Called a “deprivation index”, pollution was the reason for up to 20 per cent of neighbourhood segregation based upon blue-collar workers and house prices. Even in pre-industrial times large cities like Paris and London had preferred west sides and east sides. The more polluted an area, the higher the percentage of low skilled workers living in the district.  By examining 5,000 industrial “chimneys” located in 70 British cities 130 years ago, researchers found that the spatial distribution of pollution correlated with areas of deprivation in cities.
The findings have implications for planning today to ensure that residential areas are situated near prevailing winds and away from sources of pollutants. And even today, that west address is still seen as best.
 

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People in Canada have become used to the fact that a lot of our public realm often does not include a washroom. Price Tags Vancouver is using the Canadian term for that room that includes a toilet and a sink. This room is called a “rest room” in the United States, but it serves the same purpose-it’s a place that all humans need to use, and use more frequently as humans get older.  So why have we not been installing these necessary facilities, especially near our rapid transit or heavily used bus corridors, especially for an aging population that relies on transit as a major mode of transportation?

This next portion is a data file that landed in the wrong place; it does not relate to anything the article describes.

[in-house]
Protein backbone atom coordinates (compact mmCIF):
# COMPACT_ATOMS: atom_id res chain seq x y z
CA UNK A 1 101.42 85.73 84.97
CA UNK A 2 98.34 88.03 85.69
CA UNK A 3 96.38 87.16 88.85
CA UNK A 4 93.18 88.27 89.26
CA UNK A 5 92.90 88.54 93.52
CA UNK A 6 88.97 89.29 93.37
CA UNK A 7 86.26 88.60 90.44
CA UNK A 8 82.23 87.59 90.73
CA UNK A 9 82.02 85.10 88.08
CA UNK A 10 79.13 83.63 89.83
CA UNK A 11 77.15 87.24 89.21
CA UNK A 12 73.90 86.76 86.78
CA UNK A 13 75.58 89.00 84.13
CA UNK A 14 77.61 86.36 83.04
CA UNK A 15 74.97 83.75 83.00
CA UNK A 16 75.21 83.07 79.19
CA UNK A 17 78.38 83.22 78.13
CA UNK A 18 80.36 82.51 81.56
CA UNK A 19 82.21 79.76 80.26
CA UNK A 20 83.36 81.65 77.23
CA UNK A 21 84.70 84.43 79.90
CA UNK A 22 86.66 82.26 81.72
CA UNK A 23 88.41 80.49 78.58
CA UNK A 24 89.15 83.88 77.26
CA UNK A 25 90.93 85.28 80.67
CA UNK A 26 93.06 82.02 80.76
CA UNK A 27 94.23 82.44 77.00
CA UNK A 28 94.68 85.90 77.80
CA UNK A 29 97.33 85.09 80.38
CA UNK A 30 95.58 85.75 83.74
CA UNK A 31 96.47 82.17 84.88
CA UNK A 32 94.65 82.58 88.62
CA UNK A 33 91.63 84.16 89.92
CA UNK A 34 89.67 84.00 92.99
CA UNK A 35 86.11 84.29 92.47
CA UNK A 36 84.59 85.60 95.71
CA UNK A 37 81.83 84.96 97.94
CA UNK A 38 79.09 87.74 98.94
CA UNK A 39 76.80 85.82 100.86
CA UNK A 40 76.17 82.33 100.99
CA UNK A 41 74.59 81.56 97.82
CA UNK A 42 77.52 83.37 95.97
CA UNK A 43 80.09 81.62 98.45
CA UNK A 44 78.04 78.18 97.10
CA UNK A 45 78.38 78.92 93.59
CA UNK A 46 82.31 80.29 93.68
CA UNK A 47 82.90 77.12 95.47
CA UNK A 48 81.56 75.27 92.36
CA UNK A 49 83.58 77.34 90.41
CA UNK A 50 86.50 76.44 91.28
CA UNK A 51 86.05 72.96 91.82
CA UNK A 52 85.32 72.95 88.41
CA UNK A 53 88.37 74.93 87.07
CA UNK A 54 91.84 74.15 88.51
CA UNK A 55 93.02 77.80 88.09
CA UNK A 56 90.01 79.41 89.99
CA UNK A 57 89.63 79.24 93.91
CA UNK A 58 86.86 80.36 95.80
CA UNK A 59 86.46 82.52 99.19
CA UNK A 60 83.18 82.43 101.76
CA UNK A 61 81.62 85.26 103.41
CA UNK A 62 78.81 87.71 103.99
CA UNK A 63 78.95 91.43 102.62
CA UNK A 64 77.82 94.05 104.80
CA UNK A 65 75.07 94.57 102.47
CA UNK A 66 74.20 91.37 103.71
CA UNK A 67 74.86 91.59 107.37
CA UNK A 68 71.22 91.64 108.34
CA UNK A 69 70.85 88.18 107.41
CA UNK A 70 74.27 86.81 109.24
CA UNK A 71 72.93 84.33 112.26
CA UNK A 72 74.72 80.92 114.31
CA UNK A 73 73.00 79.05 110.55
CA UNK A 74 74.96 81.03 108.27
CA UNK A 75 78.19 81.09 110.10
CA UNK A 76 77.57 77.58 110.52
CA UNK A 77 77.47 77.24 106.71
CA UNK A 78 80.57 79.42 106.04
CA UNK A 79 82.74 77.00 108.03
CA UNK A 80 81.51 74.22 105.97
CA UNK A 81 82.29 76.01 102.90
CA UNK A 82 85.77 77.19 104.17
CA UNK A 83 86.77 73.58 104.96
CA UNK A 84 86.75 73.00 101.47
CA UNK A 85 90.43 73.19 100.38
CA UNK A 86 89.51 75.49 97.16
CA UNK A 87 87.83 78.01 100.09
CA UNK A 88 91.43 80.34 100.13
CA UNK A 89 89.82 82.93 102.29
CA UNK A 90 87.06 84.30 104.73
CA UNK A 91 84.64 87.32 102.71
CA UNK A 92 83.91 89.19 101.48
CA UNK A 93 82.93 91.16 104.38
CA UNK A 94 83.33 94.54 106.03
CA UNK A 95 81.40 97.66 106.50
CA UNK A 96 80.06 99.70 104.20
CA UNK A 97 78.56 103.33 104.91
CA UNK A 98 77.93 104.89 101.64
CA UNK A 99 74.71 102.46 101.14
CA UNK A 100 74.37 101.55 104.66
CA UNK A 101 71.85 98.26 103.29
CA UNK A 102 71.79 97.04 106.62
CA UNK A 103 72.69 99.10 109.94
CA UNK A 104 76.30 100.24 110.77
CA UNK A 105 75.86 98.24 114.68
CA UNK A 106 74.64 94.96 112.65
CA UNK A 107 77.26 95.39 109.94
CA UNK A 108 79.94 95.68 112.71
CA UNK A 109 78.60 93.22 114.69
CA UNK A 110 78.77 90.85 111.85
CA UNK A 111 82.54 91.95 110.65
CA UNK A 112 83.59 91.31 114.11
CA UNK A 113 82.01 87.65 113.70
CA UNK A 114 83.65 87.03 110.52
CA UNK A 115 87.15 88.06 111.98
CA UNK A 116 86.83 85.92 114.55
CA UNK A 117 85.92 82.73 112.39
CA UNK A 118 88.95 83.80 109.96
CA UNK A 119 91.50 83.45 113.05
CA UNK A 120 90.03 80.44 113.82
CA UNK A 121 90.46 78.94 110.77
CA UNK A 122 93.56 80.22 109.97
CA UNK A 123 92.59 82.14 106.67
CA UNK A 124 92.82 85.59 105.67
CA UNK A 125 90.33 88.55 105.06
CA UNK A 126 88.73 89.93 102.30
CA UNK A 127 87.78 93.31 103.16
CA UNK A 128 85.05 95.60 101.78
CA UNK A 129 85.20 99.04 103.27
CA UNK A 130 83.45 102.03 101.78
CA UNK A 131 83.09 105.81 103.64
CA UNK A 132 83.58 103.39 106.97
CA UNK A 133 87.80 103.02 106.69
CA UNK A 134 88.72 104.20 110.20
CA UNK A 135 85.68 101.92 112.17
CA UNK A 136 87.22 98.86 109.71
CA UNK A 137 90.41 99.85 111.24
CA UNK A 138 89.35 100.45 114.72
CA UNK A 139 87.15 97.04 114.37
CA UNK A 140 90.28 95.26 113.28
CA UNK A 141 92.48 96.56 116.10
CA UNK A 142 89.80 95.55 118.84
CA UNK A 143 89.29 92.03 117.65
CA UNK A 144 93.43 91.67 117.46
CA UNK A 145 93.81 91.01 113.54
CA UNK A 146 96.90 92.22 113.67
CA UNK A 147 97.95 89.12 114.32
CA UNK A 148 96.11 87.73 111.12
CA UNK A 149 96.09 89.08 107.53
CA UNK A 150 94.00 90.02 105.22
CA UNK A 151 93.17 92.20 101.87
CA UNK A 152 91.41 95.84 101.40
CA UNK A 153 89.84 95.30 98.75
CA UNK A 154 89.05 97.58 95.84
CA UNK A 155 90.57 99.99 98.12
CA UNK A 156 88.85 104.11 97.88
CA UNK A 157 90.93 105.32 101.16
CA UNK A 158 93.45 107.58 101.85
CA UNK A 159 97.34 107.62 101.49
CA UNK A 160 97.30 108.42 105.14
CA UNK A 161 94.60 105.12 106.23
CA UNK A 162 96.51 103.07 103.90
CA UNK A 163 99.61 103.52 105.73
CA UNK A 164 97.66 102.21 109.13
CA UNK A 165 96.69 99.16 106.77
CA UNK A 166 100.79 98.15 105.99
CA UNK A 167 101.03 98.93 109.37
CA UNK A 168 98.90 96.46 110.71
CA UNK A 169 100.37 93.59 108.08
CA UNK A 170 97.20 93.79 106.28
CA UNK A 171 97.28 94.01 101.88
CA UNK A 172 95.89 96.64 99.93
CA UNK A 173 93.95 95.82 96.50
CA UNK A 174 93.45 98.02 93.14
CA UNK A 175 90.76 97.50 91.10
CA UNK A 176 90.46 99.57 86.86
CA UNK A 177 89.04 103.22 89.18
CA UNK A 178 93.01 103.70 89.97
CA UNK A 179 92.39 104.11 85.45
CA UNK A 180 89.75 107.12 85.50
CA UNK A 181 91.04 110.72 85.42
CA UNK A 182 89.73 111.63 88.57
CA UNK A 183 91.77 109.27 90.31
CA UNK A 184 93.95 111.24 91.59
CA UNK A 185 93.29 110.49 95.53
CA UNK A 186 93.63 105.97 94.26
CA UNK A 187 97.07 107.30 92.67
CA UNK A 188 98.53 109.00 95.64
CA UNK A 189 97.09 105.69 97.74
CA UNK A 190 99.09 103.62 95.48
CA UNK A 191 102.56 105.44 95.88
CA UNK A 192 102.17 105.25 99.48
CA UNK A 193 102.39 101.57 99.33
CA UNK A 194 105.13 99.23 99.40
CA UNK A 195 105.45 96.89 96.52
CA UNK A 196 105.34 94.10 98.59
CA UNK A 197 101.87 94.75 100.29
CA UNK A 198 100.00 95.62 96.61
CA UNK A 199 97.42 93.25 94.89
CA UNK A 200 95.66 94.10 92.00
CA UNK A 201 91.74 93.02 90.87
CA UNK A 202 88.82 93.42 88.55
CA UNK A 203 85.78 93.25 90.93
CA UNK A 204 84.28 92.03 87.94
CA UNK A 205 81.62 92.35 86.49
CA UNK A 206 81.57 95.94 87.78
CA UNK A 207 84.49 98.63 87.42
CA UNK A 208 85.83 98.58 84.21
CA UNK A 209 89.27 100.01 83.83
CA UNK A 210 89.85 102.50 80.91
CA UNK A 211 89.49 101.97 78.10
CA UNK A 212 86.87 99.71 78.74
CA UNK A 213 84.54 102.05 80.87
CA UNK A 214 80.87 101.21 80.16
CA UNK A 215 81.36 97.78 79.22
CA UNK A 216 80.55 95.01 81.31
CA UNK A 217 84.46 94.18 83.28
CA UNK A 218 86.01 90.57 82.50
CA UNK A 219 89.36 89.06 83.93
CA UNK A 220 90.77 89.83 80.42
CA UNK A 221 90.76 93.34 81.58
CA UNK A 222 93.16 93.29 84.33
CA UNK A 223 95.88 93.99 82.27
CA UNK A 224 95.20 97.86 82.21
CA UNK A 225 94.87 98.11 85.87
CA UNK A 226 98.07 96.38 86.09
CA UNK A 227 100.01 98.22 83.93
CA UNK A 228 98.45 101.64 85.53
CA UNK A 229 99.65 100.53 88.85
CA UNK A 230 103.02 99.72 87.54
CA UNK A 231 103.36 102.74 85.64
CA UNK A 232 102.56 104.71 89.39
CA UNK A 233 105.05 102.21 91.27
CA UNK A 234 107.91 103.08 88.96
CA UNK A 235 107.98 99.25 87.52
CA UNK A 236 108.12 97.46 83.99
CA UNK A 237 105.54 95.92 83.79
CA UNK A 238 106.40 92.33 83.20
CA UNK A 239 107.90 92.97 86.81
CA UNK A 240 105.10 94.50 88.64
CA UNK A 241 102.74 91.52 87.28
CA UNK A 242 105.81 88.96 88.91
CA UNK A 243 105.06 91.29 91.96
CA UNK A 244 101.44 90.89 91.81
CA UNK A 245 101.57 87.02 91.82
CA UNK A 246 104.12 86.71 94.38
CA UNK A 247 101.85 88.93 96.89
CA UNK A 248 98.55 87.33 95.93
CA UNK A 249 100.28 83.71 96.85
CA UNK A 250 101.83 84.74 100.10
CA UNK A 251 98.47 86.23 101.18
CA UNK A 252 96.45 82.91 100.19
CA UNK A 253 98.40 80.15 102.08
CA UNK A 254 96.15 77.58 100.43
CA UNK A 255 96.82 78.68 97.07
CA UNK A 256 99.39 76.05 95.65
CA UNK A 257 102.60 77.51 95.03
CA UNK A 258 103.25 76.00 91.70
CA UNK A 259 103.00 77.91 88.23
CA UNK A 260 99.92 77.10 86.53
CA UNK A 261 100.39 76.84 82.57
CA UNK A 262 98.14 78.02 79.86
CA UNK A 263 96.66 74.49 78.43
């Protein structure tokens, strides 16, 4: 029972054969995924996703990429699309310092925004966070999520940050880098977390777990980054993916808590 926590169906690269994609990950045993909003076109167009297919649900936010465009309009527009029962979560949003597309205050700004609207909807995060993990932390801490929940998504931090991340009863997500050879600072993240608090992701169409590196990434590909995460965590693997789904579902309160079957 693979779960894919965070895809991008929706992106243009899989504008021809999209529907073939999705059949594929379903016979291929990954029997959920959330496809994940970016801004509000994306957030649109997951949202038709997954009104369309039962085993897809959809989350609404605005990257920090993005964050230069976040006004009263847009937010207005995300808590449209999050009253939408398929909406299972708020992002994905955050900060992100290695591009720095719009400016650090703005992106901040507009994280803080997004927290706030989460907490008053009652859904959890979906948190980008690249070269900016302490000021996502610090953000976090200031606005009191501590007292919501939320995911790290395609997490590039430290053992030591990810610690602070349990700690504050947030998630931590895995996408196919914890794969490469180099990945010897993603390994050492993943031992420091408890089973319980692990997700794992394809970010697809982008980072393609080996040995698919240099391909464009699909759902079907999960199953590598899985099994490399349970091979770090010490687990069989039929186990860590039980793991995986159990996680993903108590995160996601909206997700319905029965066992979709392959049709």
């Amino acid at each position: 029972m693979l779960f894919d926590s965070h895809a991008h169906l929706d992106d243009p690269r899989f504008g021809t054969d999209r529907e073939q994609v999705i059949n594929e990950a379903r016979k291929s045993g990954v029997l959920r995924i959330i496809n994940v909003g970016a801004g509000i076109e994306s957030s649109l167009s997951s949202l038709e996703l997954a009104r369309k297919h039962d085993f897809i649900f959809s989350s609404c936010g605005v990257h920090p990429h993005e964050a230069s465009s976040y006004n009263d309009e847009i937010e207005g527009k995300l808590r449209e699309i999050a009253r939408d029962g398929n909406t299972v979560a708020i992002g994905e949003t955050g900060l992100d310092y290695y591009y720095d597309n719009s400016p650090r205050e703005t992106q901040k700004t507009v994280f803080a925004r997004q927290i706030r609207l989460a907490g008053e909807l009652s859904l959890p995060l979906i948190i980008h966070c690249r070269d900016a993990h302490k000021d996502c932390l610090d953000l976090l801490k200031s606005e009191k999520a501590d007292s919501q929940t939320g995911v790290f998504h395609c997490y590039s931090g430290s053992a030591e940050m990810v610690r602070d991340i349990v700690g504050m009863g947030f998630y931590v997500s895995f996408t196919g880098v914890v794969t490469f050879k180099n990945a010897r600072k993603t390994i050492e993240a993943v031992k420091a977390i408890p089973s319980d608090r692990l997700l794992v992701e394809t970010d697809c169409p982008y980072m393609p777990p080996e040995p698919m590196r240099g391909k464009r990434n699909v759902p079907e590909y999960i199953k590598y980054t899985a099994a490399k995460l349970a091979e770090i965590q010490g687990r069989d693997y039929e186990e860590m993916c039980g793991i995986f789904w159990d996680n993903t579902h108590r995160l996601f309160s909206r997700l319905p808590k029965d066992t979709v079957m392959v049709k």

Kudos to the City of Vancouver’s Seniors Advisory Committee who are pushing for TransLink to install accessible public washrooms in all new stations, and in the Millennium Line Broadway Extension. As Glenda Luymes outlined in the Vancouver Sun  the lack of washrooms even drew the ire of the Raging Grannies who were in town to protest something else a few years back, but developed a special song about the lack of rapid transit washroom services. They sang that song in front of  Waterfront Station.
Seniors’ Advisory Committee Chair Colleen McGuiness stated “It’s beyond short-sighted not to put them in. Loneliness and isolation are a concern for seniors, and a lack of public washrooms on transit routes is a factor in that.” 
Oddly enough the renovated SkyTrain stations on the Expo line have space and are prepped with plumbing for washrooms, but TransLink won’t be  reporting  on  washroom availability until next year.  Issues will include the cost of maintenance, security, and sanitation. But if Edmonton, Toronto and Paris can provide washroom facilities at some stations, surely Vancouver can as well.  You can take a look at this older copy of The Buzzer that provides a chart of which transit systems have washrooms. This TransLink newsletter from 2011 also asks  “I’m curious what Buzzer readers think about the issue. Is adding more washrooms to the system important to you? If so, how do you think they should be implemented, and by whom?”